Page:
It would have been easy to let our days turn to nights and dance the holiday away, but we were committed to serious exploration. So we hired a motorbike and headed out to the Gibbon Rehabilitation Project at Bang Pae waterfall. Established in 1992, the program’s goal is to save gibbons and their rainforest habitat via rehabilitation and education. At the Project’s centre, visitors are treated to a short tour by a volunteer who explains the program in detail. You won’t get to see the animals up close, as the objective of the program is to actually reduce contact with humans. Nevertheless, the enthusiasm our guide showed as she regaled us with tales of various ape antics more than made up for this.

Heading back south, a stop at the National Museum was in order. Housed in a spacious building, the museum looks not just at the history of Phuket, but of all of Thailand. Look out for the intriguing maps that trace the development of Bangkok. While the English translations are not always up to scratch, the museum still provides a fair Thailand-in-a-nutshell overview. The international tourist flying directly to Phuket for what they think is a holiday in Thailand should definitely make a stop here. Unfortunately, the museum was completely deserted during our visit.

The Butterfly Garden and Aquarium was next, a tranquil comma in an otherwise hectic day. A combined tropical garden, mini-zoo, insect display and aquarium make for a pleasant Thai flora and fauna experience—although some foreign species do make cameo appearances. Watch out for the friendly mynah bird who’ll be waiting to say hello, and the glassed-in cage containing masses of writhing black scorpions.

Our second dinner in Phuket Town was also memorable. Eclectic decorations make for a unique atmosphere to feast on excellent and very well-priced Thai food at Natural Restaurant, a haunt popular with local Thais. Try the steamed prawns in tamarind juice, and the stuffed squid in green curry. And there are the not-even-trying-to-be-authentic-because-we-are Thai-desserts to finish with.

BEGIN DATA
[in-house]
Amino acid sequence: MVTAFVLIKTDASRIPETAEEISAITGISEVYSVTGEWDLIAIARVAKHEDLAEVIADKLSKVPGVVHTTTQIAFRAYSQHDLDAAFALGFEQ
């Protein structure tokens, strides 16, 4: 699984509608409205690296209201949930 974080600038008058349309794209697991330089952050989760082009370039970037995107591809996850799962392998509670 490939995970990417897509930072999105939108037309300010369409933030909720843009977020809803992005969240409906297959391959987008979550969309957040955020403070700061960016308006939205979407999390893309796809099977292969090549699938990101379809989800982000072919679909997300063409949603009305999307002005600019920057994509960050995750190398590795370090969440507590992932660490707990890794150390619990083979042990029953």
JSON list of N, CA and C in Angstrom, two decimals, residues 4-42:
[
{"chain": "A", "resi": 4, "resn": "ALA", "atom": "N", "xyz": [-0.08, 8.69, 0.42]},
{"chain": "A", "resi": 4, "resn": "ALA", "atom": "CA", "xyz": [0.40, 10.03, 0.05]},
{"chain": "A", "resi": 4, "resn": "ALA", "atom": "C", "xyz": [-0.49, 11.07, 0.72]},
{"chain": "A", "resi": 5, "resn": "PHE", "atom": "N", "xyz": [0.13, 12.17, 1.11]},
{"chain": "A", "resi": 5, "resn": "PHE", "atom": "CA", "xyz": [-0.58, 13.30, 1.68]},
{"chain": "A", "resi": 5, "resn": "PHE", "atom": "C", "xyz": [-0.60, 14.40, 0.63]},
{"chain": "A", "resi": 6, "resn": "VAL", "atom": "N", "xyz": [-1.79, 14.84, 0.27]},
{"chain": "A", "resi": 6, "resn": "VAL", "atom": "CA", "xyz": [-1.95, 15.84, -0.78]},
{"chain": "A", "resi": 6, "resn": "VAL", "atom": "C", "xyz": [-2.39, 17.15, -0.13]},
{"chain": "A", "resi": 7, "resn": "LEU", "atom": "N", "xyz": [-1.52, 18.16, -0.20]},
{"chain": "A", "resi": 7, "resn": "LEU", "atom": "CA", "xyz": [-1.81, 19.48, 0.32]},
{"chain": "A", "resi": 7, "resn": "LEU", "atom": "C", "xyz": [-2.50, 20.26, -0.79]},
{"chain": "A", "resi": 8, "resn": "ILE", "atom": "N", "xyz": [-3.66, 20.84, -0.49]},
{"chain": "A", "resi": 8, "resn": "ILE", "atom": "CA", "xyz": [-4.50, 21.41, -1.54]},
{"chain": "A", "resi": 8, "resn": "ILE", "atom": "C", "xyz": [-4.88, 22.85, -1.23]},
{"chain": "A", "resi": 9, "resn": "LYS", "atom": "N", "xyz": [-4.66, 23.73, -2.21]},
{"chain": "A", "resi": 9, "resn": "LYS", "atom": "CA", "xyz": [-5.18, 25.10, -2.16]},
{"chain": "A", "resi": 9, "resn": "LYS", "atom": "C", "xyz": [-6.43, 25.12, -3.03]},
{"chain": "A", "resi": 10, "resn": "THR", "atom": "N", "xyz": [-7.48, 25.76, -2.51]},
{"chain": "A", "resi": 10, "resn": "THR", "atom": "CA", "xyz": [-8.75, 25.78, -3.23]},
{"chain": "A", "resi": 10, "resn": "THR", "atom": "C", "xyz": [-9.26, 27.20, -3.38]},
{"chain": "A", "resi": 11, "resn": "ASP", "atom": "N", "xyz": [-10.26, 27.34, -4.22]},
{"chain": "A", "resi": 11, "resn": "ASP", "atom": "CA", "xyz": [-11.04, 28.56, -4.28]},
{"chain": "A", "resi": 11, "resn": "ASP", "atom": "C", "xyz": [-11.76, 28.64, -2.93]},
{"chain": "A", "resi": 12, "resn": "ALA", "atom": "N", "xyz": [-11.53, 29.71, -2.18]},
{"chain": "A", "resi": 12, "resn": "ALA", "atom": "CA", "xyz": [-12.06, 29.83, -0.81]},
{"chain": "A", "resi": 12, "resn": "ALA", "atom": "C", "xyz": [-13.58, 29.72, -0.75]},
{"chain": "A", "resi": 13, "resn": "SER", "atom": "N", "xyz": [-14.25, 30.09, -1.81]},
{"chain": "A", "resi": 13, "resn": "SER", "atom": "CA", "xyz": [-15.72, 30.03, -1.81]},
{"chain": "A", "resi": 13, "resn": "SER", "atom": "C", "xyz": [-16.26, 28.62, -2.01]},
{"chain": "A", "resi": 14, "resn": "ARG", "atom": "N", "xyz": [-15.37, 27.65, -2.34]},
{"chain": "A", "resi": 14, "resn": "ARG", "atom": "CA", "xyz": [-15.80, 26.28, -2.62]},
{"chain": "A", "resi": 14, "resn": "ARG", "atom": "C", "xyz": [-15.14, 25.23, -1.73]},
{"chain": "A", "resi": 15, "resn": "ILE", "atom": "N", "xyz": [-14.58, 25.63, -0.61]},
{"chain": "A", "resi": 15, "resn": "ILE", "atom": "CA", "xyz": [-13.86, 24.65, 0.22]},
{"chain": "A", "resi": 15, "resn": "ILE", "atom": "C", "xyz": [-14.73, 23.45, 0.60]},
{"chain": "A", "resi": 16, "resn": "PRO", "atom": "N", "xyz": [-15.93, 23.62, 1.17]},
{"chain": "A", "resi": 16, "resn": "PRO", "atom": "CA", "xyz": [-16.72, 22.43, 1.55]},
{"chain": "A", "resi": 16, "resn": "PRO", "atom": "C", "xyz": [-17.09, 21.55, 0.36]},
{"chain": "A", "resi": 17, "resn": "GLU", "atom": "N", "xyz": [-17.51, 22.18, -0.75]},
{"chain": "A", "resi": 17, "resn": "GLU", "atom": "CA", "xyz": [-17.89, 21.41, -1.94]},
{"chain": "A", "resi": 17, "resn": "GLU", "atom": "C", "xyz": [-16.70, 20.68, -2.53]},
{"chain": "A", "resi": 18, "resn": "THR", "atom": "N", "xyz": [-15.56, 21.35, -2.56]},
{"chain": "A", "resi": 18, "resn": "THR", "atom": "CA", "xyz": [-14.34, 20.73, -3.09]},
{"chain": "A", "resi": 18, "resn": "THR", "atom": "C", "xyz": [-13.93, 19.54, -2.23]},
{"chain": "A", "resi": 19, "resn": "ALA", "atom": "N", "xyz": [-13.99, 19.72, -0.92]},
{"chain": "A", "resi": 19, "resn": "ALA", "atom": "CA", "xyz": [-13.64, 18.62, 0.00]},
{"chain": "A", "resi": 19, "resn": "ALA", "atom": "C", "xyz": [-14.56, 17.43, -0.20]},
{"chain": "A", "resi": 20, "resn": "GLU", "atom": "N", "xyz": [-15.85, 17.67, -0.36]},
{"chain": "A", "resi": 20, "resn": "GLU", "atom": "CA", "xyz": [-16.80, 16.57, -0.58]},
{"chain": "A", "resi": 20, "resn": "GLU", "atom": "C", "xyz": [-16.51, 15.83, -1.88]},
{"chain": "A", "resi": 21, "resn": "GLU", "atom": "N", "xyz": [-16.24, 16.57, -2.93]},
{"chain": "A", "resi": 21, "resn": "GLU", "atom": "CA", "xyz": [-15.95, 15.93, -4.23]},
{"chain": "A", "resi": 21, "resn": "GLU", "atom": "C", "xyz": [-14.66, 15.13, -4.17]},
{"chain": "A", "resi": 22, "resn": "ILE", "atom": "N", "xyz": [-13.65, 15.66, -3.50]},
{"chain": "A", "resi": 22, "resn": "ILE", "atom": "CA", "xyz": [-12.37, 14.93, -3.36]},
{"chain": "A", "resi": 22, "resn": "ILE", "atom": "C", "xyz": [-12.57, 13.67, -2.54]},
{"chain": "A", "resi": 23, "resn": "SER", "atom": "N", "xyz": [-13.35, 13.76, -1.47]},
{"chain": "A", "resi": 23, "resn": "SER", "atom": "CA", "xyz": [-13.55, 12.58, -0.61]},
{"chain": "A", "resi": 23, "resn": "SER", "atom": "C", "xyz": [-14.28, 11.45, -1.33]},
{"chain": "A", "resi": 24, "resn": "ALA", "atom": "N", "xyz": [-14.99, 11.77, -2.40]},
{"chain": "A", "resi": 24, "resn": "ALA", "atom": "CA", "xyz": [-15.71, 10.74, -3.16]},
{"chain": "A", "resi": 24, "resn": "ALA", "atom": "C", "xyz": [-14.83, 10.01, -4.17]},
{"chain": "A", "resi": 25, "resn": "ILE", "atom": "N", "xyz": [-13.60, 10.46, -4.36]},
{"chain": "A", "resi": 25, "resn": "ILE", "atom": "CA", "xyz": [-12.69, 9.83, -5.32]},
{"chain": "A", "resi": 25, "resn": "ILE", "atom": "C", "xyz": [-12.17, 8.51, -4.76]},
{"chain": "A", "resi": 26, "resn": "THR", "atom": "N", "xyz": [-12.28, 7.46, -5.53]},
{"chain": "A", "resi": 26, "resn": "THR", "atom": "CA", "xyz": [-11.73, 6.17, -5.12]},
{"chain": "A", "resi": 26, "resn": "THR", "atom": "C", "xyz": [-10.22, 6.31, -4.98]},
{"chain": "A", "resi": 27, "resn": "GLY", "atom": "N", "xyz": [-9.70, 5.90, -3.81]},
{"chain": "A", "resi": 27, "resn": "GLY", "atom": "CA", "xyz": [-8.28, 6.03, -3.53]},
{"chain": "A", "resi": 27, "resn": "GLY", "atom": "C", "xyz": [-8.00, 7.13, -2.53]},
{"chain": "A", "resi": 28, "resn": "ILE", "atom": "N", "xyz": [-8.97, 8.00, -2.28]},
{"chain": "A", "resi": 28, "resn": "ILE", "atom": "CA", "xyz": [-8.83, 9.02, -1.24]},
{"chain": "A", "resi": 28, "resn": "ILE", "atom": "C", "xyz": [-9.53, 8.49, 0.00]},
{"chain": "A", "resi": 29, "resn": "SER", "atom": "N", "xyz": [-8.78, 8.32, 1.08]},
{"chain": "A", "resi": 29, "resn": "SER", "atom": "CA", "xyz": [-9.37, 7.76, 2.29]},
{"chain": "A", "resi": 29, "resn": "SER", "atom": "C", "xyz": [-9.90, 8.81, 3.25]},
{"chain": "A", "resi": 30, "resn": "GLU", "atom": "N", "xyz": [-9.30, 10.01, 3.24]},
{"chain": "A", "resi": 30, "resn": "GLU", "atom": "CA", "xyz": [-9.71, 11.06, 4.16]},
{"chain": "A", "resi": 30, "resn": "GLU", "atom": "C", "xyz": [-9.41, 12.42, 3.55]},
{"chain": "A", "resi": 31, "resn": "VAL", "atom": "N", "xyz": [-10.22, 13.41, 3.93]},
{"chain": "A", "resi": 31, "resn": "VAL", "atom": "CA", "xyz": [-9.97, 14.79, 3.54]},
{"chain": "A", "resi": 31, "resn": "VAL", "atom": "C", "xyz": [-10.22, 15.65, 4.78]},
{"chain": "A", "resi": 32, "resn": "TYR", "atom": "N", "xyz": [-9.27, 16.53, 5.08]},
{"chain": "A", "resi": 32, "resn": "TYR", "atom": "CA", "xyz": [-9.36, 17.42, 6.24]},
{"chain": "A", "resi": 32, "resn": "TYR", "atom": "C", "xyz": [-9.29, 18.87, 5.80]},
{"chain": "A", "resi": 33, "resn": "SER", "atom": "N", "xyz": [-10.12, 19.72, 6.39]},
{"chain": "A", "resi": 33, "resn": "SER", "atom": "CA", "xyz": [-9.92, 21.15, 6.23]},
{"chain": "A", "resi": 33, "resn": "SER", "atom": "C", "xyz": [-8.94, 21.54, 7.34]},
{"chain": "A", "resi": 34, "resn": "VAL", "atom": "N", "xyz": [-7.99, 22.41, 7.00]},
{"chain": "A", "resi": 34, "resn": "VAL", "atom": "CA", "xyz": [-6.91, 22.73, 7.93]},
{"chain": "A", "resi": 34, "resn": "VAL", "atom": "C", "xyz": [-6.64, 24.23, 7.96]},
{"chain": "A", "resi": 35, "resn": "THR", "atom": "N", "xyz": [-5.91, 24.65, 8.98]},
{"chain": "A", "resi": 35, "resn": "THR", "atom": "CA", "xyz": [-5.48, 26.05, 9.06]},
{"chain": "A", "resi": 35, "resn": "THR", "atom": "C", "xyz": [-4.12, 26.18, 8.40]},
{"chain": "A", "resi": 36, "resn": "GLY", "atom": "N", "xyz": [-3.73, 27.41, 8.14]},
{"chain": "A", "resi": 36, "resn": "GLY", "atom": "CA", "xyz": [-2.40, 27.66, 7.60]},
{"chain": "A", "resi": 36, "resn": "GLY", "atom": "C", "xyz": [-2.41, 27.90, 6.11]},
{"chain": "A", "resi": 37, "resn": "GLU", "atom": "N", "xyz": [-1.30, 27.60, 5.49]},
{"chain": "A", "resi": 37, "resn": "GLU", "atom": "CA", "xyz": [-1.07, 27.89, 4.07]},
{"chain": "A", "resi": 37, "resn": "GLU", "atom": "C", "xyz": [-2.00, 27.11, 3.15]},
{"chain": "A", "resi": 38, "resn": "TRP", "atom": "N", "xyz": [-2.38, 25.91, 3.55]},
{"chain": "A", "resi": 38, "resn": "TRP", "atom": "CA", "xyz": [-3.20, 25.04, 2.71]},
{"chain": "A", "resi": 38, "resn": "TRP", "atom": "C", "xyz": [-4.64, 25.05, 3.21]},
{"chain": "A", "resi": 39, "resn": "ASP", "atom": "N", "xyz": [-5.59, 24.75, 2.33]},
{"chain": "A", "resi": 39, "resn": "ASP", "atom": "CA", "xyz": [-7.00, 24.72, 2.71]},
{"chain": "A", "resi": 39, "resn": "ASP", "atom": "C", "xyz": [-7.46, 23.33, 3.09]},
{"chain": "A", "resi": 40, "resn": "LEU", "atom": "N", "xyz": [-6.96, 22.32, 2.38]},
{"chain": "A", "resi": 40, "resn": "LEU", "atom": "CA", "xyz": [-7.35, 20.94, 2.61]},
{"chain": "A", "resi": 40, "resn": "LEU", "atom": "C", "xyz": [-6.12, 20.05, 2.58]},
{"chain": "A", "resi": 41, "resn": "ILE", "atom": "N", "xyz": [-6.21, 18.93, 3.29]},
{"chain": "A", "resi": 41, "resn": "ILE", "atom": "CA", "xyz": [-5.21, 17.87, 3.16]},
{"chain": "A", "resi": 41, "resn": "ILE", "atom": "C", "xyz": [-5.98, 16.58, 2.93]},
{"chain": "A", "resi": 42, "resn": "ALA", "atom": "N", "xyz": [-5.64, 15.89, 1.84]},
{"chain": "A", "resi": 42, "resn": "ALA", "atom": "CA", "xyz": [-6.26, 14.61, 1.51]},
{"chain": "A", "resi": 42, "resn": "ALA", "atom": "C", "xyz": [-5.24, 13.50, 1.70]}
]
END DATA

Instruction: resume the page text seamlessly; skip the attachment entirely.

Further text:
Over the course of the next few days, we ventured to a variety of other places worth recommending. Stop for lunch at Tunk Ka on Khao Rang Hill in Phuket Town for a great Thai meal with a great view of the surrounds. Make sure you try the ‘Fried cashews with dried shrimp and young pepper, Tunk Ka style’ with a cold Singha beer. A trip to Chalong Bay is a must, both for the azure-blue bay scenery, and seafood lunch at Kanaeng Restaurant. Take a peaceful and enlightening walk among the mangroves in Sirinat National Park, which can be reached by songtheaw, even though you may have to squint at the sun-faded explanatory texts. A motorbike drive from Kata Beach to Cape Promthep will give you more than enough postcard-perfect views of beaches; time your drive to finish with sunset at the cape. And a two-hour visit to Siam Safari is a way to get close to some elephants while helping to support a company that actually helps the elephants.